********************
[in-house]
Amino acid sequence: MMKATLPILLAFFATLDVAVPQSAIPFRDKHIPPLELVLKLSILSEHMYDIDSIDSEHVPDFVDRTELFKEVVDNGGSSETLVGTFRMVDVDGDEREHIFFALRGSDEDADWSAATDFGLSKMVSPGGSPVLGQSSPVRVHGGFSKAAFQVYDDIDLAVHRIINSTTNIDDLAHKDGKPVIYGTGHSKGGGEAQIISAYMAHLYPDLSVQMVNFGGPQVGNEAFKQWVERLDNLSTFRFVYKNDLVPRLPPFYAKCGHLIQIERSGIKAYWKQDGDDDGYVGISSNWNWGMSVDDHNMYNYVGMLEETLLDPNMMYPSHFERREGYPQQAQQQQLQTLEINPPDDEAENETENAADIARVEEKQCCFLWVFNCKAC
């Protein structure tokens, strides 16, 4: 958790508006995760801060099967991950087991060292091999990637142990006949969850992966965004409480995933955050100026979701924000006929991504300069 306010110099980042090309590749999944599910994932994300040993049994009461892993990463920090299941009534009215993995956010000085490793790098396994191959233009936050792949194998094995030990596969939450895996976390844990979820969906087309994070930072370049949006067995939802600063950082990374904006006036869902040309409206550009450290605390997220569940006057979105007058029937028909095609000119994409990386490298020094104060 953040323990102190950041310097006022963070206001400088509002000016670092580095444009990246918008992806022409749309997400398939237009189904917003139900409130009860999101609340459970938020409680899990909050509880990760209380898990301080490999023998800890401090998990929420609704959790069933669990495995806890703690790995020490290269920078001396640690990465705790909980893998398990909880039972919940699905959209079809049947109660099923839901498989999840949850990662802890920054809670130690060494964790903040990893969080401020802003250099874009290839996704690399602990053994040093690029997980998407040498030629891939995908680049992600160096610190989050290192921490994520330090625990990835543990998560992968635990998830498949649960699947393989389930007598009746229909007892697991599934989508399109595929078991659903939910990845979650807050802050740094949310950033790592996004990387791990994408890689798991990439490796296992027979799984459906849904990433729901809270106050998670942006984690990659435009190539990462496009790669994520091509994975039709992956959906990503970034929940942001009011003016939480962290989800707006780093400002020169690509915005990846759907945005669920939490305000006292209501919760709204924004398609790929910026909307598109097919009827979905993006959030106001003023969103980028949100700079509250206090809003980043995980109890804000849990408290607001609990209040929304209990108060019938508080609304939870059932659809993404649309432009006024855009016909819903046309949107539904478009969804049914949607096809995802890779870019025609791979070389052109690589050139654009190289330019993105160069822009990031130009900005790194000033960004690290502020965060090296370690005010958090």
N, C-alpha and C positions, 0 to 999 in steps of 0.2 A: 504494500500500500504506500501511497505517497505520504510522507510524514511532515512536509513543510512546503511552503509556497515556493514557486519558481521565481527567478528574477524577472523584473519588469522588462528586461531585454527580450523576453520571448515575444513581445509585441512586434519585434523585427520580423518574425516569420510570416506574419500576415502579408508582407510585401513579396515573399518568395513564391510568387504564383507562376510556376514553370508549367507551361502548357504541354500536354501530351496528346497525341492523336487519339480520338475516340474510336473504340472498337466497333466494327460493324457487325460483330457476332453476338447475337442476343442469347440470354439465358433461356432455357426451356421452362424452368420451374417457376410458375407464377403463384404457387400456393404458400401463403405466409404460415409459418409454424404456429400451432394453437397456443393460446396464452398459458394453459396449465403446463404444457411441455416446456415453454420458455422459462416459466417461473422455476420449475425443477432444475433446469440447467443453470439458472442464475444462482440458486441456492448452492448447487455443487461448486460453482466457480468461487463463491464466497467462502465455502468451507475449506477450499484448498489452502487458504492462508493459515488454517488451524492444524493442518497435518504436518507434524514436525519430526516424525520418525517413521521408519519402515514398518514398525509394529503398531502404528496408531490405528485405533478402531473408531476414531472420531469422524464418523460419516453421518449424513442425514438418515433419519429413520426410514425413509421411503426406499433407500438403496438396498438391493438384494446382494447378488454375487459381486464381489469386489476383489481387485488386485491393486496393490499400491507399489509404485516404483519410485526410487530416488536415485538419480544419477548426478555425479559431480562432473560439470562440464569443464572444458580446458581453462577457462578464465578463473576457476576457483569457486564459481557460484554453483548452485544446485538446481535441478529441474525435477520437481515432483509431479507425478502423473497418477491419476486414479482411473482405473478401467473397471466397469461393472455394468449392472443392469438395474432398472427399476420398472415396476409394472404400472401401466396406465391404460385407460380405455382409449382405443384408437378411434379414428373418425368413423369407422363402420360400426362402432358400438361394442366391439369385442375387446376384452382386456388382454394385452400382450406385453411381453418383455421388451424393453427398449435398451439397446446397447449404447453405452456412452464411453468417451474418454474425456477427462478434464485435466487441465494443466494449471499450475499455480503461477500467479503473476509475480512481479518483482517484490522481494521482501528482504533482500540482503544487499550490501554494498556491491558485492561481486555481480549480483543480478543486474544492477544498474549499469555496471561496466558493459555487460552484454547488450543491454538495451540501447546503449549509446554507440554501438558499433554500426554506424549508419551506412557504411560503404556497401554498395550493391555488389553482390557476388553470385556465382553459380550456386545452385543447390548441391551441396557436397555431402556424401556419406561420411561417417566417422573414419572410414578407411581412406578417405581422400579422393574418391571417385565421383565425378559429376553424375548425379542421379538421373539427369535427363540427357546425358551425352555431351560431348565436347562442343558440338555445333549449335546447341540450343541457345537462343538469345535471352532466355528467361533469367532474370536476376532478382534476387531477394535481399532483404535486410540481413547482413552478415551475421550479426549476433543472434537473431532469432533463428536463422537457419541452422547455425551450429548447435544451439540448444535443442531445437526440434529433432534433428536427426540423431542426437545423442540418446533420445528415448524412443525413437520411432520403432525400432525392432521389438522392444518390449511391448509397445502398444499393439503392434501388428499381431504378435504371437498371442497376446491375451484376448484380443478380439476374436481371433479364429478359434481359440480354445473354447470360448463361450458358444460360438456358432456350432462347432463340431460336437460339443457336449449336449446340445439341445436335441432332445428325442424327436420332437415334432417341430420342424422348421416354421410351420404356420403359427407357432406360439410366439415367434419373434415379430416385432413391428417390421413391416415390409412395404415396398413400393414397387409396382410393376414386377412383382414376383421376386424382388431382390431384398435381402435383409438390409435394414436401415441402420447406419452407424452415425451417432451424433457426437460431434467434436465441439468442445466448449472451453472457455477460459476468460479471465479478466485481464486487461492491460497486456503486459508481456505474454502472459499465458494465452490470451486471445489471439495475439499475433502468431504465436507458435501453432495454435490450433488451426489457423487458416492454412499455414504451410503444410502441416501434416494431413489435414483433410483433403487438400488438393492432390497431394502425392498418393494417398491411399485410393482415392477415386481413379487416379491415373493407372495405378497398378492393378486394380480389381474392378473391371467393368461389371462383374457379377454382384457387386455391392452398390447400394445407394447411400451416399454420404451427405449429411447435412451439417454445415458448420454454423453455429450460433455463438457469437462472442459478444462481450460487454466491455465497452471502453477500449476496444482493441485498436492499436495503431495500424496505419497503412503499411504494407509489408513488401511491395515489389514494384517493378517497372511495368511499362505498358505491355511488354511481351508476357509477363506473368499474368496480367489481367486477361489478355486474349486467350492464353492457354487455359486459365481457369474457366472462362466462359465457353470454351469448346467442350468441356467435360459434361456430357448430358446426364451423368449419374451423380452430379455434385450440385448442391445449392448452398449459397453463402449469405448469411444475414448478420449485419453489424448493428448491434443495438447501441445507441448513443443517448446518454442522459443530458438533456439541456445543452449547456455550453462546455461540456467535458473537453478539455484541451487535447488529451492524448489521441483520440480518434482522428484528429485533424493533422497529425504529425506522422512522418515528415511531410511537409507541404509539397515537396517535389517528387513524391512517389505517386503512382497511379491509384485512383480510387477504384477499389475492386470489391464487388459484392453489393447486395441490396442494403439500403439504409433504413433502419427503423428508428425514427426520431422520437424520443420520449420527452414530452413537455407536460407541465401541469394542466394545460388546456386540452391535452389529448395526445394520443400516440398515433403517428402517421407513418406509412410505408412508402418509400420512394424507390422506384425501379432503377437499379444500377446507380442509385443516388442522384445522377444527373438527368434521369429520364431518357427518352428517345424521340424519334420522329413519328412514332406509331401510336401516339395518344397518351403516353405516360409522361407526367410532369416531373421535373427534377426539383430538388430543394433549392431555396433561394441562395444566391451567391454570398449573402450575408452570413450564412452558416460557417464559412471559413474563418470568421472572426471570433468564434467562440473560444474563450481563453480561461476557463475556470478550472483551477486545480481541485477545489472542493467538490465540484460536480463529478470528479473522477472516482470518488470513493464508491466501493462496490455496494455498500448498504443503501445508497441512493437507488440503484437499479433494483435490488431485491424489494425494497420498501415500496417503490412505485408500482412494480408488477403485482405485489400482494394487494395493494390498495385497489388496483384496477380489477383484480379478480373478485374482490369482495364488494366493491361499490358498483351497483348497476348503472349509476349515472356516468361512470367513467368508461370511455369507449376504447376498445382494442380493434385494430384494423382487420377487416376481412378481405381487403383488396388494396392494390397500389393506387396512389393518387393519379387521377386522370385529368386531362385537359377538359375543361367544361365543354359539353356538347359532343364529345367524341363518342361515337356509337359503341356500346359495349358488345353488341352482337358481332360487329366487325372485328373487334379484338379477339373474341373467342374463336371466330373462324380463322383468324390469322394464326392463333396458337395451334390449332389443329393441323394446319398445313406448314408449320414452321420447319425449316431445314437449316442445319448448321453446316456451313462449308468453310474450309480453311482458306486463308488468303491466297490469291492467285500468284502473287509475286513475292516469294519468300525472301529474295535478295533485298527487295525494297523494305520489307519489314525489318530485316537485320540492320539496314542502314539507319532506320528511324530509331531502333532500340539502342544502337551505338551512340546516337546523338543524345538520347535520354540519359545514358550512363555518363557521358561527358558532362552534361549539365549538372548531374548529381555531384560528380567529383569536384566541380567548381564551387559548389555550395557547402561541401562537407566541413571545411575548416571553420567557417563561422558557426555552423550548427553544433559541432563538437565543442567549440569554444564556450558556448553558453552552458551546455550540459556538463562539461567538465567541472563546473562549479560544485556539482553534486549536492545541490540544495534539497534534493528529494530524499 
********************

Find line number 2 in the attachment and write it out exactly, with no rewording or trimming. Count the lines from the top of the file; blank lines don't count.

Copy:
Amino acid sequence: MMKATLPILLAFFATLDVAVPQSAIPFRDKHIPPLELVLKLSILSEHMYDIDSIDSEHVPDFVDRTELFKEVVDNGGSSETLVGTFRMVDVDGDEREHIFFALRGSDEDADWSAATDFGLSKMVSPGGSPVLGQSSPVRVHGGFSKAAFQVYDDIDLAVHRIINSTTNIDDLAHKDGKPVIYGTGHSKGGGEAQIISAYMAHLYPDLSVQMVNFGGPQVGNEAFKQWVERLDNLSTFRFVYKNDLVPRLPPFYAKCGHLIQIERSGIKAYWKQDGDDDGYVGISSNWNWGMSVDDHNMYNYVGMLEETLLDPNMMYPSHFERREGYPQQAQQQQLQTLEINPPDDEAENETENAADIARVEEKQCCFLWVFNCKAC